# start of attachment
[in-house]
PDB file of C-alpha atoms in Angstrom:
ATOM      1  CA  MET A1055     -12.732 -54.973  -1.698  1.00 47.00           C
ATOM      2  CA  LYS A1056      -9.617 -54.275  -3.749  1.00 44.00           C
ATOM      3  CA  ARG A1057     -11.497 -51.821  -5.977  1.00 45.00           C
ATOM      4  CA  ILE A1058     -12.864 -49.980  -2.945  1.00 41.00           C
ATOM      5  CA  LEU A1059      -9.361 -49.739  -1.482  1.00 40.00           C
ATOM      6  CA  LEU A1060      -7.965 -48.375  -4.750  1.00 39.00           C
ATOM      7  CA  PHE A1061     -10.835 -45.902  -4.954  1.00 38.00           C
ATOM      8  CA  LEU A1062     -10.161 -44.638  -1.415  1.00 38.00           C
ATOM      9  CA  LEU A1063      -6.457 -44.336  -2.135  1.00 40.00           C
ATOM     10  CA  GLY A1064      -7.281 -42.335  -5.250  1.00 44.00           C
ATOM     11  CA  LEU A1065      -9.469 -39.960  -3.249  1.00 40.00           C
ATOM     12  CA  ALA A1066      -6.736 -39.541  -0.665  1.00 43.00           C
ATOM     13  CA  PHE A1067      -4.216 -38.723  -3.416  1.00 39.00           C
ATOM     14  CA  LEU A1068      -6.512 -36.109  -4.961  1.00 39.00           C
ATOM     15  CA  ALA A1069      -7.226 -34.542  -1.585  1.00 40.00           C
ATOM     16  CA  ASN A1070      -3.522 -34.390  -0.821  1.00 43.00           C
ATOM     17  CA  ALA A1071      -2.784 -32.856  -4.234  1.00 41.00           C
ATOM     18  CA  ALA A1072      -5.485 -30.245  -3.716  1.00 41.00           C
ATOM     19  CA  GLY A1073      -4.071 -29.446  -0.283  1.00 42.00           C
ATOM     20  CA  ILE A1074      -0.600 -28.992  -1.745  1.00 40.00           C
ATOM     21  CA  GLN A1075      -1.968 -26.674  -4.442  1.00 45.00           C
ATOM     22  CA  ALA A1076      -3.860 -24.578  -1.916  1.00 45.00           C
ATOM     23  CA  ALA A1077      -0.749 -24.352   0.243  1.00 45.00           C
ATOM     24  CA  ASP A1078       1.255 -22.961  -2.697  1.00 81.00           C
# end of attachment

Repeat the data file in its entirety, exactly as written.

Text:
[in-house]
PDB file of C-alpha atoms in Angstrom:
ATOM      1  CA  MET A1055     -12.732 -54.973  -1.698  1.00 47.00           C
ATOM      2  CA  LYS A1056      -9.617 -54.275  -3.749  1.00 44.00           C
ATOM      3  CA  ARG A1057     -11.497 -51.821  -5.977  1.00 45.00           C
ATOM      4  CA  ILE A1058     -12.864 -49.980  -2.945  1.00 41.00           C
ATOM      5  CA  LEU A1059      -9.361 -49.739  -1.482  1.00 40.00           C
ATOM      6  CA  LEU A1060      -7.965 -48.375  -4.750  1.00 39.00           C
ATOM      7  CA  PHE A1061     -10.835 -45.902  -4.954  1.00 38.00           C
ATOM      8  CA  LEU A1062     -10.161 -44.638  -1.415  1.00 38.00           C
ATOM      9  CA  LEU A1063      -6.457 -44.336  -2.135  1.00 40.00           C
ATOM     10  CA  GLY A1064      -7.281 -42.335  -5.250  1.00 44.00           C
ATOM     11  CA  LEU A1065      -9.469 -39.960  -3.249  1.00 40.00           C
ATOM     12  CA  ALA A1066      -6.736 -39.541  -0.665  1.00 43.00           C
ATOM     13  CA  PHE A1067      -4.216 -38.723  -3.416  1.00 39.00           C
ATOM     14  CA  LEU A1068      -6.512 -36.109  -4.961  1.00 39.00           C
ATOM     15  CA  ALA A1069      -7.226 -34.542  -1.585  1.00 40.00           C
ATOM     16  CA  ASN A1070      -3.522 -34.390  -0.821  1.00 43.00           C
ATOM     17  CA  ALA A1071      -2.784 -32.856  -4.234  1.00 41.00           C
ATOM     18  CA  ALA A1072      -5.485 -30.245  -3.716  1.00 41.00           C
ATOM     19  CA  GLY A1073      -4.071 -29.446  -0.283  1.00 42.00           C
ATOM     20  CA  ILE A1074      -0.600 -28.992  -1.745  1.00 40.00           C
ATOM     21  CA  GLN A1075      -1.968 -26.674  -4.442  1.00 45.00           C
ATOM     22  CA  ALA A1076      -3.860 -24.578  -1.916  1.00 45.00           C
ATOM     23  CA  ALA A1077      -0.749 -24.352   0.243  1.00 45.00           C
ATOM     24  CA  ASP A1078       1.255 -22.961  -2.697  1.00 81.00           C